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The real story, though, is the Roth family, especially Ernest’s mother, Johanna Roth, and even more especially, his older sister, Bertha Weintraub.

Johanna Rose Roth was born in 1863 in Budapest, where her father served as a member of the King’s Guard for Emperor Franz Josef. She and her husband and young children came to the United States about 1906 and, by 1913, eventually made their way to San Antonio. In the ’40s and ’50s she traveled by airplane back and forth between San Antonio and Dallas, visiting her five children and their families — she was known to the airlines as one of their most frequent customers (and one of their oldest). She died in Dallas in 1956 at the age of 92.

Johanna’s daughter Bertha Roth Weintraub had a very interesting life. She, too was born in Hungary — in 1890. After her husband Joe’s death in the mid ’40s, a regular at her brother’s restaurant, Abe Weinstein — big-time entertainment promoter and burlesque club empresario — offered Bertha a job as cashier at the Colony Club, his “classy” burlesque nightclub located across from the Adolphus. She accepted and, amazingly, worked there for 28 years, retiring only when the club closed in 1972 — when she was 82 years old! It sounds like she led a full life, which took her from Budapest to New York to San Francisco to San Antonio to Austin and to Dallas; she bluffed her way into a job as a dress designer, ran a boarding house in a house once owned by former Texas governor James Hogg, hobnobbed with Zsa Zsa Gabor and Liberace, was a friend of Candy Barr, and, as a child, was consoled by the queen of Hungary. She died in Dallas in 1997, a week and a half before her 107th birthday. (The story Larry Powell wrote about her in The Dallas Morning News — “Aunt Bertha’s Book Filled With 97 Years of Memories” (DMN, Nov. 17, 1987) — is very entertaining and well worth tracking down in the News archives.)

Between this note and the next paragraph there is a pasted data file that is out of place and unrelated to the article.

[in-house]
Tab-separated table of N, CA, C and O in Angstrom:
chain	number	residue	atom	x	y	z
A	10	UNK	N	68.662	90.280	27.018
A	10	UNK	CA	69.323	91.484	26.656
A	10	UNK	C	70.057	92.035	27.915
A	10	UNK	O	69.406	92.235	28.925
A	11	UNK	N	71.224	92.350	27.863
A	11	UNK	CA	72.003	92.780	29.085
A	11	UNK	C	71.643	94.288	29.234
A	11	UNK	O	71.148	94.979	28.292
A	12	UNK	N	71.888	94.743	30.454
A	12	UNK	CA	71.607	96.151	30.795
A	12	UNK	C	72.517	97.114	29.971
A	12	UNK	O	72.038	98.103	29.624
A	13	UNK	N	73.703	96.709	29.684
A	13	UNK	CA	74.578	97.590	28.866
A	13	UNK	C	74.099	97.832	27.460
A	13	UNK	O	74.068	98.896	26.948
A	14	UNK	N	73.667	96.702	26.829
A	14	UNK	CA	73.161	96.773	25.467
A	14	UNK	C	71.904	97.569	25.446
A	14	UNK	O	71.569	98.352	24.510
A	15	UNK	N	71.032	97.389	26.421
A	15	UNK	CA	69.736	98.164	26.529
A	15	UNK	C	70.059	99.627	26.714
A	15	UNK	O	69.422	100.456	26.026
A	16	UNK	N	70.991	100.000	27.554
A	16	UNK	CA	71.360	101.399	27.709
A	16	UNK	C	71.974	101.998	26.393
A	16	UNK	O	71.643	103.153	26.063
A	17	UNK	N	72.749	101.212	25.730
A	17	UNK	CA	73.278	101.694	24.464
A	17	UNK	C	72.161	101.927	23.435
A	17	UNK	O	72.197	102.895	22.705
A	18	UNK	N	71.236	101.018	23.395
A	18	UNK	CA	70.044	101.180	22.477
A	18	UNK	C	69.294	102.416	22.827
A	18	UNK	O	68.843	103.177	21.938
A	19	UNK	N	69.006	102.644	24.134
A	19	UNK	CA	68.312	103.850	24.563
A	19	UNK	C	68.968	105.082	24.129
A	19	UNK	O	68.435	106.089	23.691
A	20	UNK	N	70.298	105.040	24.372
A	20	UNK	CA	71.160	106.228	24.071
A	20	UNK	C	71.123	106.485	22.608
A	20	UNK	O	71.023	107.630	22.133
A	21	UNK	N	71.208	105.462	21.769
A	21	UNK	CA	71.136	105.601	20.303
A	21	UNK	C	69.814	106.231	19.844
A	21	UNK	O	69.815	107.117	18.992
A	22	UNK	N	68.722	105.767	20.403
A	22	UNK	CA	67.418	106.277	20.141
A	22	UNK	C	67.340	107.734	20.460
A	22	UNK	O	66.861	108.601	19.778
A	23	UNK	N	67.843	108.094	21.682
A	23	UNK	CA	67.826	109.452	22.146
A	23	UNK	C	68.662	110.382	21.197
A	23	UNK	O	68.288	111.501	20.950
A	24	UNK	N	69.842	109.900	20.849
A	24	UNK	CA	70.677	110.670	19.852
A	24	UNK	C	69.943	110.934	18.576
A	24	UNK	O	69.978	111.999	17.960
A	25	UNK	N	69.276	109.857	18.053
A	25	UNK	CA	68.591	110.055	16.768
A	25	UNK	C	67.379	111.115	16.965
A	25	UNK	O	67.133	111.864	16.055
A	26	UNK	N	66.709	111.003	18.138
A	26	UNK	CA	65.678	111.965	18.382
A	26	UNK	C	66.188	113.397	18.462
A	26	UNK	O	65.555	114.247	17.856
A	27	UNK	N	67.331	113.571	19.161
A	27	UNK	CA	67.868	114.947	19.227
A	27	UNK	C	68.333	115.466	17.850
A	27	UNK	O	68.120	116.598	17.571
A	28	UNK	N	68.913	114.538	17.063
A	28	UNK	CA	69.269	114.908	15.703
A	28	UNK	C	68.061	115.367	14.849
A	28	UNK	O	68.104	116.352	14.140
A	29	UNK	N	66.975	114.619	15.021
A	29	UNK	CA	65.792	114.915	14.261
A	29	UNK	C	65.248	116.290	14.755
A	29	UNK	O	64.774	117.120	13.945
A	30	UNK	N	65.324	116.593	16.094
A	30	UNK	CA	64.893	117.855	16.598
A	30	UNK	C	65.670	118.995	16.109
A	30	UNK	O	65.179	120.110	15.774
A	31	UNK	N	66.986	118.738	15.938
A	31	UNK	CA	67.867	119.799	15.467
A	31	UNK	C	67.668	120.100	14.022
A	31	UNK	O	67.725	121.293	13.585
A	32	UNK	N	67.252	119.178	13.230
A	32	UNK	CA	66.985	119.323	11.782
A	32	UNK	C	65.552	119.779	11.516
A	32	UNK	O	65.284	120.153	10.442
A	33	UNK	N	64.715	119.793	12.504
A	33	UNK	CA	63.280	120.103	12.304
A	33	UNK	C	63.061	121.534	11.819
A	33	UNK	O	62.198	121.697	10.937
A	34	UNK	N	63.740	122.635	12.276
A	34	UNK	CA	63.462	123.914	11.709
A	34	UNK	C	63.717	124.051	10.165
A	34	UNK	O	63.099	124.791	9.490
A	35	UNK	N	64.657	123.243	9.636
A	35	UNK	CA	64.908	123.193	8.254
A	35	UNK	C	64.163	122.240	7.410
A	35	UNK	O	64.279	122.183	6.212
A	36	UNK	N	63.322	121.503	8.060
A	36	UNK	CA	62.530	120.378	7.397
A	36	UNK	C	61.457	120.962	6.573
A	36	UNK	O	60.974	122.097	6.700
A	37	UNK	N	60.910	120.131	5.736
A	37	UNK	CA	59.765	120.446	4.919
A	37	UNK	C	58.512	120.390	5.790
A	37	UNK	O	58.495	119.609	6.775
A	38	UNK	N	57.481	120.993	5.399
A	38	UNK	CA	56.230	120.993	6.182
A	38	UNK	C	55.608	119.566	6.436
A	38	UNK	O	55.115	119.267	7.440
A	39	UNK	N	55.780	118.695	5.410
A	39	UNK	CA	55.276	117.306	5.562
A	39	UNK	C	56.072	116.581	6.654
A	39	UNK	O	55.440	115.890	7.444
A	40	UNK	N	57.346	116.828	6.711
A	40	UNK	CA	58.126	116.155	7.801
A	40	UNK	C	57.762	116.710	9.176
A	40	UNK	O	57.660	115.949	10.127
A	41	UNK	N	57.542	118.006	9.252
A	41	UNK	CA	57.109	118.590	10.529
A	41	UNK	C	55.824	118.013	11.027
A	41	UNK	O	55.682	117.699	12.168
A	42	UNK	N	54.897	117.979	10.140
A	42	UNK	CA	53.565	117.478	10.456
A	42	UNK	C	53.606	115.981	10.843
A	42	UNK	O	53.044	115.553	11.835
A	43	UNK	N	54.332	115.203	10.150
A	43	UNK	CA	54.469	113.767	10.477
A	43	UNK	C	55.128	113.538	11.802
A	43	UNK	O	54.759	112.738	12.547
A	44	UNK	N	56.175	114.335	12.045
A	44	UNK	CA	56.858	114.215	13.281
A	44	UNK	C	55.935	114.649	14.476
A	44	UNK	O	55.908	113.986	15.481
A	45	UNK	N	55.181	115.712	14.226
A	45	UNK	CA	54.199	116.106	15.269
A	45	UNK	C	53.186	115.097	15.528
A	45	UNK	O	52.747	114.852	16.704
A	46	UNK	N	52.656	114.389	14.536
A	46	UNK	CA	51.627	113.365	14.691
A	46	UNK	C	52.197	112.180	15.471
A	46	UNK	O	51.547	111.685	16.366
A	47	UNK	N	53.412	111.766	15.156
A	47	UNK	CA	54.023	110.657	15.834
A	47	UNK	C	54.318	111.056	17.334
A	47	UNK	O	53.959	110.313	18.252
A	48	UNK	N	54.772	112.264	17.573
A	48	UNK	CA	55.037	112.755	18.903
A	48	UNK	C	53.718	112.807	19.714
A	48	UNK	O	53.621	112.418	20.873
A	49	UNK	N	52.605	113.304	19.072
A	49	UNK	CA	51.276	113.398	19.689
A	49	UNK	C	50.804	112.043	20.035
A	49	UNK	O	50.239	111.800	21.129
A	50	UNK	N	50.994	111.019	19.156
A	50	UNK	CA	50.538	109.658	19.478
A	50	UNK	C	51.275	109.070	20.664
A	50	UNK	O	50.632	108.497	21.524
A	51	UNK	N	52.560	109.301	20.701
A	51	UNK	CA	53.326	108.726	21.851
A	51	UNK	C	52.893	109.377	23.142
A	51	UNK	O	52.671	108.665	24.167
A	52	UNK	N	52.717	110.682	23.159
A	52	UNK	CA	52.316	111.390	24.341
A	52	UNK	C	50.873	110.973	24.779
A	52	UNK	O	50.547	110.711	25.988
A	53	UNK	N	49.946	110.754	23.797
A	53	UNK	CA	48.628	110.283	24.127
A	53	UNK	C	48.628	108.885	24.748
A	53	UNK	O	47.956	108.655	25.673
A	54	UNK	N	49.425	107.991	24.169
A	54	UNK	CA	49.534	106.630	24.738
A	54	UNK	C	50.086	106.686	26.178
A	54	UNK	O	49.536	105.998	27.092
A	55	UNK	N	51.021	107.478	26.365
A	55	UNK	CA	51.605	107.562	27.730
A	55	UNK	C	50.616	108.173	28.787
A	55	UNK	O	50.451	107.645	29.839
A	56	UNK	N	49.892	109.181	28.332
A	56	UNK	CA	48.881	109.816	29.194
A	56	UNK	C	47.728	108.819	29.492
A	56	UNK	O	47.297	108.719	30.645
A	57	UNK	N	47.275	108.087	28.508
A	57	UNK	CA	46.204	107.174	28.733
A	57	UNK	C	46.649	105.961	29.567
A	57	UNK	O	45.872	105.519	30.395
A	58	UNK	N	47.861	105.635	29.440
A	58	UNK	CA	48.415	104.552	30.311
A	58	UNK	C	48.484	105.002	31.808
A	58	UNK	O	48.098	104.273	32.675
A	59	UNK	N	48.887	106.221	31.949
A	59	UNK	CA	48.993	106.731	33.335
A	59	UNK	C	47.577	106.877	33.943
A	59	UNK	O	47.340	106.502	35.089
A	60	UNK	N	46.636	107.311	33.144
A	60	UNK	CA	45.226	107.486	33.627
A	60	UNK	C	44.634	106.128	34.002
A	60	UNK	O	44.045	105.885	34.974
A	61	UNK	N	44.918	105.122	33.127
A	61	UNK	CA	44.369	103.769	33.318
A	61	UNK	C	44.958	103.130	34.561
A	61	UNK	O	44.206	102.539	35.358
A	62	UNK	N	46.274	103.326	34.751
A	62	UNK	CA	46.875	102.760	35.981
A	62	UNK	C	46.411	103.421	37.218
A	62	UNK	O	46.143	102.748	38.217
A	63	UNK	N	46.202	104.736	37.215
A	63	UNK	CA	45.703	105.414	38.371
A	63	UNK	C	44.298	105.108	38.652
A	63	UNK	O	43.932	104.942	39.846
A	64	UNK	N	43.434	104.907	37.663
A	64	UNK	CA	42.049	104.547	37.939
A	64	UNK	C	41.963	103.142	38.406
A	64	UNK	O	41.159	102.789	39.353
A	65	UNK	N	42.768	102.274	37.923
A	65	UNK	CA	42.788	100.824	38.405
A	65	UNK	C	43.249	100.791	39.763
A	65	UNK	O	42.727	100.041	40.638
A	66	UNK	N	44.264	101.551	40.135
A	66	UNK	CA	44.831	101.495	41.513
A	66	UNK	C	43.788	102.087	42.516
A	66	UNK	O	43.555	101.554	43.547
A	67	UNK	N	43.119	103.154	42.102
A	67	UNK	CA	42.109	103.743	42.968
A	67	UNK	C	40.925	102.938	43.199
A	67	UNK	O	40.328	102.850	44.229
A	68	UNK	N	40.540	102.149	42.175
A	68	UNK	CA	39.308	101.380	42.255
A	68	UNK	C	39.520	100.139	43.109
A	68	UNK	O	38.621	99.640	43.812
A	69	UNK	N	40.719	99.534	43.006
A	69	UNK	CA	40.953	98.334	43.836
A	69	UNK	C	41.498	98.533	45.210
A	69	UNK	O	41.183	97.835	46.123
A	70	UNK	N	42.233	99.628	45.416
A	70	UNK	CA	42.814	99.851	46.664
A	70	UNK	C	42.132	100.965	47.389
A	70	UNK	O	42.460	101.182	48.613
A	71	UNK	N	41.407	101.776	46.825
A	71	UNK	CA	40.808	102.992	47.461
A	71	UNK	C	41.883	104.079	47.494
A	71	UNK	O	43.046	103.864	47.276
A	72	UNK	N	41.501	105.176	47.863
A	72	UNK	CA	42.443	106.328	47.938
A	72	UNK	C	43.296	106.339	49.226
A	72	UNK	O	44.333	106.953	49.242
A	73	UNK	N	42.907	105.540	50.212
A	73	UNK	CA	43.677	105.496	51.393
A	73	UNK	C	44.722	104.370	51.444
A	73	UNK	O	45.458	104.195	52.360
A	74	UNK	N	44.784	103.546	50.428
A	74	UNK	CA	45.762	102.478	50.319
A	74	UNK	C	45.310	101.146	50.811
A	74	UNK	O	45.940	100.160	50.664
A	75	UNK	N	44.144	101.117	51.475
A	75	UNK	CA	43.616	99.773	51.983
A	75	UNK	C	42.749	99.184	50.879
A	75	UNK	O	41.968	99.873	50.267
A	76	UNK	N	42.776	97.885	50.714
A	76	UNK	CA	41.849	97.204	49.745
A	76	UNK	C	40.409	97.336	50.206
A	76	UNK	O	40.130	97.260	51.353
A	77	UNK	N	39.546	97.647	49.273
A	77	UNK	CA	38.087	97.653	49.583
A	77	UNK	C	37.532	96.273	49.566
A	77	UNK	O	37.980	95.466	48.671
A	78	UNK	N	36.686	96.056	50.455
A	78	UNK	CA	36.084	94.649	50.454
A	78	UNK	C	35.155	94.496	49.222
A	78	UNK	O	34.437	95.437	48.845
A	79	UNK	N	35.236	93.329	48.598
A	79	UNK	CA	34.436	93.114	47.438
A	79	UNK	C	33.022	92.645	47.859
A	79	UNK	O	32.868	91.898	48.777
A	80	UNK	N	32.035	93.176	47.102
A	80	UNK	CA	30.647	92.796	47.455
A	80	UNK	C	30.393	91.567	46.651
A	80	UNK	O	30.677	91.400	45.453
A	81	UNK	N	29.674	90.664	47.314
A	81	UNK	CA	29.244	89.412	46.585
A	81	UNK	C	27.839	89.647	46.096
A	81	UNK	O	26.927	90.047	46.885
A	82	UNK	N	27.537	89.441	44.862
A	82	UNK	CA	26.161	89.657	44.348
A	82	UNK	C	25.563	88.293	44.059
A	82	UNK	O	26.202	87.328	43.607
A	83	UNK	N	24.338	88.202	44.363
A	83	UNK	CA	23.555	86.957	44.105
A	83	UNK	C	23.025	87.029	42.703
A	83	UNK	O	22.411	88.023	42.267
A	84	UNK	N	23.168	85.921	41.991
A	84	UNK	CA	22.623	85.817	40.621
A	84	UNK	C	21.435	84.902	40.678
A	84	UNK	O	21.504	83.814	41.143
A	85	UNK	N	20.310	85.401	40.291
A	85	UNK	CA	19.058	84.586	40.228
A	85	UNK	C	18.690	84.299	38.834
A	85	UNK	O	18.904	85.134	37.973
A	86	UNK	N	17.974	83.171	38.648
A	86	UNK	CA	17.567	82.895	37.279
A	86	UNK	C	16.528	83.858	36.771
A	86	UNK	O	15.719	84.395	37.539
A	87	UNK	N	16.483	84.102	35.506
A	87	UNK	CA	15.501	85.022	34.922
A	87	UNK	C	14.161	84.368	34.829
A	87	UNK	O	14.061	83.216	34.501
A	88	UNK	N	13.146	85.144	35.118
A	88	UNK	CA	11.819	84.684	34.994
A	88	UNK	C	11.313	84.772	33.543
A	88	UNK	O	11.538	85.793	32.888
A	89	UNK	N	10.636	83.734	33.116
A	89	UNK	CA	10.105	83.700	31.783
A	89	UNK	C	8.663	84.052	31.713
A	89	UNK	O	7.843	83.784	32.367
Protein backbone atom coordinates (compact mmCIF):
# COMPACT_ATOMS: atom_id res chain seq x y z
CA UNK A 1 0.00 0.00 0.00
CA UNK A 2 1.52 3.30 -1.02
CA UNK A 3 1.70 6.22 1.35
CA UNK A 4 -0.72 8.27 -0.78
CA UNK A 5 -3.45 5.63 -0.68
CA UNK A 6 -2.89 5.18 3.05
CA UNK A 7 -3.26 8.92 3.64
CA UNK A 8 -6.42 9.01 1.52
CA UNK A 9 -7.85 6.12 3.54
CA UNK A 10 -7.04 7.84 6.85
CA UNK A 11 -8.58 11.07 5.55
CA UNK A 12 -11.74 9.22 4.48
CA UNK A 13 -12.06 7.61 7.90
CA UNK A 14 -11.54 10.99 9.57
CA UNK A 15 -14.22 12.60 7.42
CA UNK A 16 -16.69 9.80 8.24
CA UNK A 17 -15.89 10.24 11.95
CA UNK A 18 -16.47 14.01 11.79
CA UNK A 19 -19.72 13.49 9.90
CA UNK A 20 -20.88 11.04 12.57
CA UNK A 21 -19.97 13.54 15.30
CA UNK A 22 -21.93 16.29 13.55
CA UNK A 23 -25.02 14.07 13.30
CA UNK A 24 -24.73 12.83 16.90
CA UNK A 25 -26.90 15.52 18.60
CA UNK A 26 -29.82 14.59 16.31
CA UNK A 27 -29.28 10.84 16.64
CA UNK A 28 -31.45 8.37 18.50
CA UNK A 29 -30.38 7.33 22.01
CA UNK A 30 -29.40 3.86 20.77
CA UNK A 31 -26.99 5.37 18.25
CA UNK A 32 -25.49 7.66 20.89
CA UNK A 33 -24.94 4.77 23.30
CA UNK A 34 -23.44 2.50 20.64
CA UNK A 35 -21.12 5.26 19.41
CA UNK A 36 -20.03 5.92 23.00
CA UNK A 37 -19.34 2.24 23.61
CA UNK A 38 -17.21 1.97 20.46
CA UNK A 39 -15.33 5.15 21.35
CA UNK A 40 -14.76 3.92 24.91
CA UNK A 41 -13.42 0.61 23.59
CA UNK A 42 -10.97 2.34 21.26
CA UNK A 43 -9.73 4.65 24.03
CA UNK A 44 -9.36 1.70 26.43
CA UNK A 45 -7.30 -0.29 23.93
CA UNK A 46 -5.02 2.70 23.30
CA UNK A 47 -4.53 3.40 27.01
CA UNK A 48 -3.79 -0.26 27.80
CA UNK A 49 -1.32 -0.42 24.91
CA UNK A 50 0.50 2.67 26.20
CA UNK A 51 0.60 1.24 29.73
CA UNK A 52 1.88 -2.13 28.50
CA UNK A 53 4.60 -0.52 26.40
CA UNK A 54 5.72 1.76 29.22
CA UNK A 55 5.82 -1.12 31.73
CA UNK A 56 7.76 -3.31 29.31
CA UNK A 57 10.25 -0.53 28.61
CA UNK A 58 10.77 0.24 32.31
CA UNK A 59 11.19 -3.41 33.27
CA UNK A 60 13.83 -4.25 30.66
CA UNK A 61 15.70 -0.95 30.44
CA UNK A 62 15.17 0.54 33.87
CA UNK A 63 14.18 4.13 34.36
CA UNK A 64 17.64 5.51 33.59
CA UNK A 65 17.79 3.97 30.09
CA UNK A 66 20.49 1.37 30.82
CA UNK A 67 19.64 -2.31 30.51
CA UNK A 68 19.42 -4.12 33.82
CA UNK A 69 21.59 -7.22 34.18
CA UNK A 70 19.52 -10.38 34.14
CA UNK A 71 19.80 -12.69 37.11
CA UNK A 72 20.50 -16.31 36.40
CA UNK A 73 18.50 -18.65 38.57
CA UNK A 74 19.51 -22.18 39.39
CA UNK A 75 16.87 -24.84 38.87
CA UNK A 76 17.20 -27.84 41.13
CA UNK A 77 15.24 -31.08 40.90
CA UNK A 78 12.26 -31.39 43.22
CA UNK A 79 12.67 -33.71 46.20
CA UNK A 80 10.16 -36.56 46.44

weintraub-bertha-roth_texas-jewish-post_021590
Bertha Roth Weintraub

I feel certain that the extended Roth family found themselves entertained by quite a few unexpected stories around holiday dinner tables!

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Sources & Notes

Matchbook cover (top image) is from the George W. Cook Dallas/Texas Image Collection, DeGolyer Library, Central University Libraries, Southern Methodist University; more info is here.

Photo of Bertha Weintraub is from The Texas Jewish Post (Feb. 15, 1990), via the Portal to Texas History, here.

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Copyright © 2017 Paula Bosse. All Rights Reserved.

 

The Stage Door Restaurant: Elm Street’s “Home of Lox and Bagels” — 1965-1968

stage-door_youtube_1966A Reuben sandwich sings to me, like a siren to a sailor… (click for larger image)

by Paula Bosse

Why does Dallas have so few delis? Here’s one that seemed to be pretty popular in the 1960s: the Stage Door Restaurant and Delicatessen (and bakery), located at 1707 Elm, between the Palace Theater and the Dallas Athletic Club. It opened in June, 1965 and lasted until the end of 1968 (when it was replaced by a restaurant called King Beef). I doubt there was any connection with the famous Stage Deli in New York, but manager Milton Stackel certainly had kosher cred of his own, having worked for twenty years at Grossinger’s, the legendary Jewish resort in the Catskill Mountains. I’m not sure how he found himself operating an eatery in downtown Dallas, Texas, but I’m glad he was here.

To any Milton Stackel-like entrepreneurs out there reading this:

DALLAS NEEDS DELIS!!


Authentic Jewish delicatessens!

Please!

The apparently quite popular eatery was located at/near the old five-point Elm-Ervay-Live Oak intersection (seen here a dozen years earlier — the Stage Door would later be between Lee Optical and Haverty’s). There were two dining areas, one of which was The Playbill Dining Room which served an “international-type cuisine in a Gay Nineties atmosphere.” There was also a thriving take-out deli and the nearby bakery. And now? Come on, Dallas restaurateurs! Get to work!

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stage-door-bakery_dmn_060465
June, 1965

stage-door-restaurant_texas-jewish-post_122365_portal
Texas Jewish Post, Dec. 23, 1965

This ad shows the bakery entrance next door.

stage-door-bakery_dmn_112465
Nov., 1965

stage-door_dmn_112564

stage-door-restaurant_texas-jewish-post_122365_portal-det
Texas Jewish Post ad detail, Dec. 23, 1965

stage-door_1707-elm_1952-mapsco